Awad’s lawyers alleged in a court filing last month in San Francisco that OpenAI had “made copies of [her] books during the training process” of its language models. (Through a publicist, Awad declined to comment on the ongoing legal matter. OpenAI did not respond to a request to comment, but CEO Sam Altman told U.S. senators this year that content owners should “get significant upside benefit” from the technology.)

The legal complaint alleges that “ChatGPT generates summaries of Plaintiffs’ copyrighted works – something only possible if ChatGPT was trained on Plaintiffs’ copyrighted works,” adding that the service profits “richly” as a result. Moreover, the service may have digested repositories of hundreds of thousands of books, some of which the filing calls “flagrantly illegal shadow libraries” that may have violated authors’ copyrights.

The allegations in Awad and Tremblay’s lawsuit have not been tested in court. But the case may still reveal more about the inner workings of ChatGPT than is currently known – including, possibly, the source material behind OpenAI’s book summaries.

“All of this is based on claims of copyright infringement, but right now the basis of that claim is ambiguous and people are not fully certain of exactly how their works are being used,” said Michael Duboff, an entertainment lawyer with Edwards Creative Law in Toronto.

There are allowances in Canadian copyright law for “fair dealing,” for instance, that allow Canadians to use copyrighted works for research, education, news reporting and other reasons. But Duboff points out that such endeavours are non-commercial and that many generative AI services require payments or subscriptions.

Such lawsuits may help set precedents in courts – which, though slow, still tend to move faster than federal policy-making. Canadian authors could get additional protections in the long term from Bill C-27, a long-overdue attempt to modernize privacy laws and build protections around AI systems.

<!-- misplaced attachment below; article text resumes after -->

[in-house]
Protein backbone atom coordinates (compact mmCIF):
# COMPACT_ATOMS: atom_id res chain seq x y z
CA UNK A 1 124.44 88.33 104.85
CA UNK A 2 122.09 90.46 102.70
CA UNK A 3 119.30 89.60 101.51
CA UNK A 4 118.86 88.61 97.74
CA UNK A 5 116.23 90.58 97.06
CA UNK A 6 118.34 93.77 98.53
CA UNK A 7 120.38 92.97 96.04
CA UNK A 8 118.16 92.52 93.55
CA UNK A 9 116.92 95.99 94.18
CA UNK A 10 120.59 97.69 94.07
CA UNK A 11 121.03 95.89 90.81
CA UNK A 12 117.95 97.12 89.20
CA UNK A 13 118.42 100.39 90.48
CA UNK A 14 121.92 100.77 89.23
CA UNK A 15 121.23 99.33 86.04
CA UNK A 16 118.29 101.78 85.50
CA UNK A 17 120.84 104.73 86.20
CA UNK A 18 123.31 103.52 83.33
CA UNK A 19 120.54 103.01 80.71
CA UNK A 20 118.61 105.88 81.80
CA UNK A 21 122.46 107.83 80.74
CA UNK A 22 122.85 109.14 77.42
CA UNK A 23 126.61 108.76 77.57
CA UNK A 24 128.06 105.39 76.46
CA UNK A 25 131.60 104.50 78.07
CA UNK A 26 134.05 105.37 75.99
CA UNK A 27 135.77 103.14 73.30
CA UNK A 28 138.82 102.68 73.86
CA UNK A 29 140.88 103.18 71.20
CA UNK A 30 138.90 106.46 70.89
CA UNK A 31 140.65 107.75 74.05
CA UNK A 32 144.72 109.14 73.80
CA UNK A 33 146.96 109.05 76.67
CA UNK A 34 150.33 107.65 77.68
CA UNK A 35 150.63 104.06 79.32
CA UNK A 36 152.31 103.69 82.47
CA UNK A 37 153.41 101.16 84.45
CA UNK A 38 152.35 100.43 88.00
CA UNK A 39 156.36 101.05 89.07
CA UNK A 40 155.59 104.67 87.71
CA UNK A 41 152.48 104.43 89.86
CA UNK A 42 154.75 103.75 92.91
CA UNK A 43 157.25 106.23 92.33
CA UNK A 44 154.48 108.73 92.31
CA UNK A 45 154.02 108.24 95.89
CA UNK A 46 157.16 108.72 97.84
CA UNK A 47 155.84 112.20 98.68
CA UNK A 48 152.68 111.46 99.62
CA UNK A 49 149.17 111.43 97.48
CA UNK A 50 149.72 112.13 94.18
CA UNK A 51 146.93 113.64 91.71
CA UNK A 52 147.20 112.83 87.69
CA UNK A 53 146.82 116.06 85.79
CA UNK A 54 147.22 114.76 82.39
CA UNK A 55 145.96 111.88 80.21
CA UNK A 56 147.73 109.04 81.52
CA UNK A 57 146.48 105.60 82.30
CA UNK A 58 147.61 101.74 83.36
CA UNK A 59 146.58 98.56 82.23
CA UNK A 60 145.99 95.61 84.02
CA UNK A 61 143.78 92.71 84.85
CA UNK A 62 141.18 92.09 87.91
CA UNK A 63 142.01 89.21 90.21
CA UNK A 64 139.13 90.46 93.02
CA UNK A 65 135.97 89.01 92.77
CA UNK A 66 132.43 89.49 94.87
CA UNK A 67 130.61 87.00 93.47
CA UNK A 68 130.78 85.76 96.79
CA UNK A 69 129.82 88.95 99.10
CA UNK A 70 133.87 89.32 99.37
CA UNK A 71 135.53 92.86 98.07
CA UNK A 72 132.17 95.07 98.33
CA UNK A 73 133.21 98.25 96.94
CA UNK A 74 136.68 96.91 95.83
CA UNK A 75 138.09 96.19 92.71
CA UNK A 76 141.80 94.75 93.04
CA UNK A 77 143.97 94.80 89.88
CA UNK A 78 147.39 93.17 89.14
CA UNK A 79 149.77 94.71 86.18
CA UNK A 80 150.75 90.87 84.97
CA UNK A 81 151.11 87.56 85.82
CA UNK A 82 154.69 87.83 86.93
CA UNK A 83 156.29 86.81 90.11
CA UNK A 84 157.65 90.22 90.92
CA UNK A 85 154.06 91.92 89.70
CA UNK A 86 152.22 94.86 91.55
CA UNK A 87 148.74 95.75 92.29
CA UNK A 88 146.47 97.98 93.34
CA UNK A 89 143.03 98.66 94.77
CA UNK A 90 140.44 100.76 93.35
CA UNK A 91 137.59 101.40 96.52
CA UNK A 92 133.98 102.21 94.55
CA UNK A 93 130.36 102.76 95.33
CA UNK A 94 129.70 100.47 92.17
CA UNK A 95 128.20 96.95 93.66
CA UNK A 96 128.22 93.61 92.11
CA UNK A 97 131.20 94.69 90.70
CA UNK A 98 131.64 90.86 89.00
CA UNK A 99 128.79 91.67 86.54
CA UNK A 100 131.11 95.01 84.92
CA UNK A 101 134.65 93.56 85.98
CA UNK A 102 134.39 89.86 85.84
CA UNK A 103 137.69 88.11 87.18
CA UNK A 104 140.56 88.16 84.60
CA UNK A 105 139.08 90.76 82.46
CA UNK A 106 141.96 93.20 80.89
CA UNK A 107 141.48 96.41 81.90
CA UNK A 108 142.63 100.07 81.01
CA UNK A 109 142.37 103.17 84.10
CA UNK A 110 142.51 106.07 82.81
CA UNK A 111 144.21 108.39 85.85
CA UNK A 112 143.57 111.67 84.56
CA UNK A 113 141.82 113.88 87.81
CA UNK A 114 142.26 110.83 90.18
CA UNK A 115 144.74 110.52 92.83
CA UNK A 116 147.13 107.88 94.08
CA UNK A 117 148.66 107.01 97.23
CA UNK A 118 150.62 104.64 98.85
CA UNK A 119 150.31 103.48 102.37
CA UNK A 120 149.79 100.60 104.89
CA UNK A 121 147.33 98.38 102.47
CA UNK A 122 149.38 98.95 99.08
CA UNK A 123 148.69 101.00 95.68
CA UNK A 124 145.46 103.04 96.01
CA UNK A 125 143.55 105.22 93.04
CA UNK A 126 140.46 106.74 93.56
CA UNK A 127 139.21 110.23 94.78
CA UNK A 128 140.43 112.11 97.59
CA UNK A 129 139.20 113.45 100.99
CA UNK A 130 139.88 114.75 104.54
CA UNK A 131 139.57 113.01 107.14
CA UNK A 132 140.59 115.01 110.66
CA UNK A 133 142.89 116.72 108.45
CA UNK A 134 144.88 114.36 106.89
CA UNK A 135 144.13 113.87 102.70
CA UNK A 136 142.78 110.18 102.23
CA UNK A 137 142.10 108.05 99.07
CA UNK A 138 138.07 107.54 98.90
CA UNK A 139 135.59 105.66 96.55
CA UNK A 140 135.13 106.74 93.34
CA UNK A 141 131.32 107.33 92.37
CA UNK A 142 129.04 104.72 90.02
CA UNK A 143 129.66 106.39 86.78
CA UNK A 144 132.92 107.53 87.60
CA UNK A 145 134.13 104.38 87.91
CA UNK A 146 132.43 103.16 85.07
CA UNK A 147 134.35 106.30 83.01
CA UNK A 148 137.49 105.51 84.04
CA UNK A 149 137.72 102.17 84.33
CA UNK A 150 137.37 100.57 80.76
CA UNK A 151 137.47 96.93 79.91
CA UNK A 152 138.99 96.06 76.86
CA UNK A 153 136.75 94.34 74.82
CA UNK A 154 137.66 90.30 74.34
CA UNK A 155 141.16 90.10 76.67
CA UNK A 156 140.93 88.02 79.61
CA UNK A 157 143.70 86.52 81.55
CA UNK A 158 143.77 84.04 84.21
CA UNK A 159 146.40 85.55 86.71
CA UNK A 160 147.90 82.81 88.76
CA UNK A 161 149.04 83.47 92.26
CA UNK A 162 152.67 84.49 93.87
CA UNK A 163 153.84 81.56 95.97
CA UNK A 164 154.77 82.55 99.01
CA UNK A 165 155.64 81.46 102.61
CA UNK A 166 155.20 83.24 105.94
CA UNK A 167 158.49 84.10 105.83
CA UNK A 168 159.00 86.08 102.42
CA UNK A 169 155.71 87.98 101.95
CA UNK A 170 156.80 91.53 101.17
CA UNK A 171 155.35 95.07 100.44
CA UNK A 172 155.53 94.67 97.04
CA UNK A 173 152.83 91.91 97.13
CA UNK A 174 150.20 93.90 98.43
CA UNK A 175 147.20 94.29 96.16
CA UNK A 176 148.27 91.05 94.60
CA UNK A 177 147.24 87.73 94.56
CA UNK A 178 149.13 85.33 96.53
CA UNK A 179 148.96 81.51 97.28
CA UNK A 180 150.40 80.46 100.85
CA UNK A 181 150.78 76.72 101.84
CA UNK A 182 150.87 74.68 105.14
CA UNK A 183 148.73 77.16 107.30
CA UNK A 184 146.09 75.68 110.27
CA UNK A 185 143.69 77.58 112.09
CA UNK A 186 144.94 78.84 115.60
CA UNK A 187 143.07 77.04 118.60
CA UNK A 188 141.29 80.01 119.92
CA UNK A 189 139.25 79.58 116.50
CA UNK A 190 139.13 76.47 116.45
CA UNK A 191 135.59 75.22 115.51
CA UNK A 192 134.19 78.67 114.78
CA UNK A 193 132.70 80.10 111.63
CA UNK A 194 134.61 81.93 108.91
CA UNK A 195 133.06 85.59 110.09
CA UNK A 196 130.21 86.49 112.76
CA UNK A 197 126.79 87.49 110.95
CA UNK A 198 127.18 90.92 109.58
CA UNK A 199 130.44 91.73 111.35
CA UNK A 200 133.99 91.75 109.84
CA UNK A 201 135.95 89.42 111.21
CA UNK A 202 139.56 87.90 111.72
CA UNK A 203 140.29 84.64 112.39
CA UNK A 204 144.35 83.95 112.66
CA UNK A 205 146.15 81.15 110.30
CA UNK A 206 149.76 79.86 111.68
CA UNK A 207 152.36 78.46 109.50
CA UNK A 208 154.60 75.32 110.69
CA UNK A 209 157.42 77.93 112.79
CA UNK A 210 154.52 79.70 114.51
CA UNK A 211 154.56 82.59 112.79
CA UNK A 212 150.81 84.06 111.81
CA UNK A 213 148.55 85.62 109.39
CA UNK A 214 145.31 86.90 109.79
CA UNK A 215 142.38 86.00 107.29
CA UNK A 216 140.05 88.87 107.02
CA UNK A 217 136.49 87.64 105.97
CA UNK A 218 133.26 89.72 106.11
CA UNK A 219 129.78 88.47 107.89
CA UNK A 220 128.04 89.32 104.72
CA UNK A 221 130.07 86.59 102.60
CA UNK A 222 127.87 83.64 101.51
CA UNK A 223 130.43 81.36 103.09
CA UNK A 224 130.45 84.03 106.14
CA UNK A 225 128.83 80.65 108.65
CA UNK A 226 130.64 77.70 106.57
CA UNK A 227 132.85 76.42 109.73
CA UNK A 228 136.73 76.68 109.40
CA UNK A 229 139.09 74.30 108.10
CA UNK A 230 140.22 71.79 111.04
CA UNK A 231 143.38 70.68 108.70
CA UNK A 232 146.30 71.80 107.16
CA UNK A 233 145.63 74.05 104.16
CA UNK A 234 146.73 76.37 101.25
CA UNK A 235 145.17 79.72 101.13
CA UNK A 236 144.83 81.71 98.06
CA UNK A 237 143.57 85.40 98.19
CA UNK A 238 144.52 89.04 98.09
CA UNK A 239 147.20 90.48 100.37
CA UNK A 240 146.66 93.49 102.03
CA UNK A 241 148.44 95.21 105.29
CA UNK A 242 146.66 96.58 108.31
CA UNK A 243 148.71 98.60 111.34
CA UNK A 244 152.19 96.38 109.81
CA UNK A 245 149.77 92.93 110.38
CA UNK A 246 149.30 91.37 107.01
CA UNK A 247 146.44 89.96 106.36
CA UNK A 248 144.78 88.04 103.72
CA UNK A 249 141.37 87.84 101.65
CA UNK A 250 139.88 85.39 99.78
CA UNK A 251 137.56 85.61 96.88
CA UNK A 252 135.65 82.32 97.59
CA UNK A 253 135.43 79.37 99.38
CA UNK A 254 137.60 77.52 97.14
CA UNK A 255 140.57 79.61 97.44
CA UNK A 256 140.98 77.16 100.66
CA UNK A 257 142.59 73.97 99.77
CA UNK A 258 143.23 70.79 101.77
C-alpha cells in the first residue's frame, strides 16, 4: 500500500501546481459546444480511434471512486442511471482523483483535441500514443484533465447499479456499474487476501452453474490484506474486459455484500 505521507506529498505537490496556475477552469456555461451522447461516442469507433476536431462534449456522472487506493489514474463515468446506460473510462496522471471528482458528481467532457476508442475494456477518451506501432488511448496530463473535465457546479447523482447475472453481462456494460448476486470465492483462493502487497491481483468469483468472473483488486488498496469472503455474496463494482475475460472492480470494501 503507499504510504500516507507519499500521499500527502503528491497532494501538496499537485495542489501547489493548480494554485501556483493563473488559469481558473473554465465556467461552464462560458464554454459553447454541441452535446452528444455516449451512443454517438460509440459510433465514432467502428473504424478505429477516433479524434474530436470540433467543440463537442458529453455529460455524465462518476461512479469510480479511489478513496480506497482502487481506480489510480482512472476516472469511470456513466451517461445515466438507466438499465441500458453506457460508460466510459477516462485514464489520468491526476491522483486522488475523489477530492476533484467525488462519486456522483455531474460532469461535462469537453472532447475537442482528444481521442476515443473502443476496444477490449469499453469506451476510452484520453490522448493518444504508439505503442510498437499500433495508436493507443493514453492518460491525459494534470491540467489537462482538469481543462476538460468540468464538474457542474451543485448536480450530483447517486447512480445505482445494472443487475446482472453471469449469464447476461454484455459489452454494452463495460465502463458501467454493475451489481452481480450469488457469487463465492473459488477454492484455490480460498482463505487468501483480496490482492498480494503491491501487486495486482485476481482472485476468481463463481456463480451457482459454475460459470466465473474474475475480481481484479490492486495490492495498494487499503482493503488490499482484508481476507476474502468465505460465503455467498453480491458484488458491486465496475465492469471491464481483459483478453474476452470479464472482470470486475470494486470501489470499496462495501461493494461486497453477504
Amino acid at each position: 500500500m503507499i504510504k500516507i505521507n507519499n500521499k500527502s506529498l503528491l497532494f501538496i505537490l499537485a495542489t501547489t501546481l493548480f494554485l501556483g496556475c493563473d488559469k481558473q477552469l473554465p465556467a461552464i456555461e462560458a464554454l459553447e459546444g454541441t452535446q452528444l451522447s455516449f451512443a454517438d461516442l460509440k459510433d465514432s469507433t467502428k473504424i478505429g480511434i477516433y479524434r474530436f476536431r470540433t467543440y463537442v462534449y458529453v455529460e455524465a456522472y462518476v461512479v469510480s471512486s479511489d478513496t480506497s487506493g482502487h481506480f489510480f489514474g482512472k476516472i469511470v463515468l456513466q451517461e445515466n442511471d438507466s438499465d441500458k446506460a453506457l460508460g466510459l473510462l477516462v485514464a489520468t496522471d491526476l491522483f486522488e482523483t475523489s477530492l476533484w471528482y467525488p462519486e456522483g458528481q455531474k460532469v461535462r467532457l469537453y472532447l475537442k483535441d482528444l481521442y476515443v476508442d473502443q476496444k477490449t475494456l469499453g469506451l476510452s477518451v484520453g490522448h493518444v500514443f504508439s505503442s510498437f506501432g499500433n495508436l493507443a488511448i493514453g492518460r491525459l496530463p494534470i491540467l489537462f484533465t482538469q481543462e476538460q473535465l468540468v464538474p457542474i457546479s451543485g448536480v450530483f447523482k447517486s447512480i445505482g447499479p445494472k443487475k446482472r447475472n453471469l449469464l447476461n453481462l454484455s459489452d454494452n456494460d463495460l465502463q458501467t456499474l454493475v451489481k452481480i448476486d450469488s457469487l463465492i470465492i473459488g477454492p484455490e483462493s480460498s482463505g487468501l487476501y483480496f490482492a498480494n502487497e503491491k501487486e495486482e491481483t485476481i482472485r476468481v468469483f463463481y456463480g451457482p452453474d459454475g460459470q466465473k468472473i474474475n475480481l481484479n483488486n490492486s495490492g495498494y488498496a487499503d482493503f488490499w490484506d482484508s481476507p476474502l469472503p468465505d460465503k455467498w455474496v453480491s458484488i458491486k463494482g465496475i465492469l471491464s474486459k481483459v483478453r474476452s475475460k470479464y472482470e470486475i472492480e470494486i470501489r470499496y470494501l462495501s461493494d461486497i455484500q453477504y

Some of the proposed legislation’s language around mitigating the risk for Canadians of vaguely defined “high-impact systems” could be used to target AI systems that may harm creative work such as books, says Valentine Goddard, a lawyer and inter-arts curator who is consulting with Ottawa on the new AI policy.

“Whatever impact Bill C-27 has, there will be a lot of blind spots, so we need sectoral consultation,” said Goddard, who is also the founder of the Art Impact AI program, which seeks to bring artists’ voices to the fore in generative AI debates.

But for future generations of authors, it may be beneficial to give AI regulations some breathing room, says Sean Michaels, the Giller Prize winner for his 2014 book Us Conductors. He used generative AI in putting together his latest novel, Do You Remember Being Born?, which examines the relationship between art and AI and will be published in September.

He likens the current conversation to the one around music sampling in the early nineties – which ended with strict copyright rules and has for years impeded the art of sampling, particularly in hip hop.

“I always think it’s a good idea for independent artists to demand as much compensation as possible from big corporations,” Michaels said in an e-mail. But “the challenge is how to navigate the need to defend our livelihoods alongside the debt we owe our kids – who will dream up masterpieces, travesties and entire new genres using all the tools we don’t like, don’t get, and would sooner see abolished.”

Follow related authors and topics

Authors and topics you follow will be added to your personal news feed in Following.

Interact with The Globe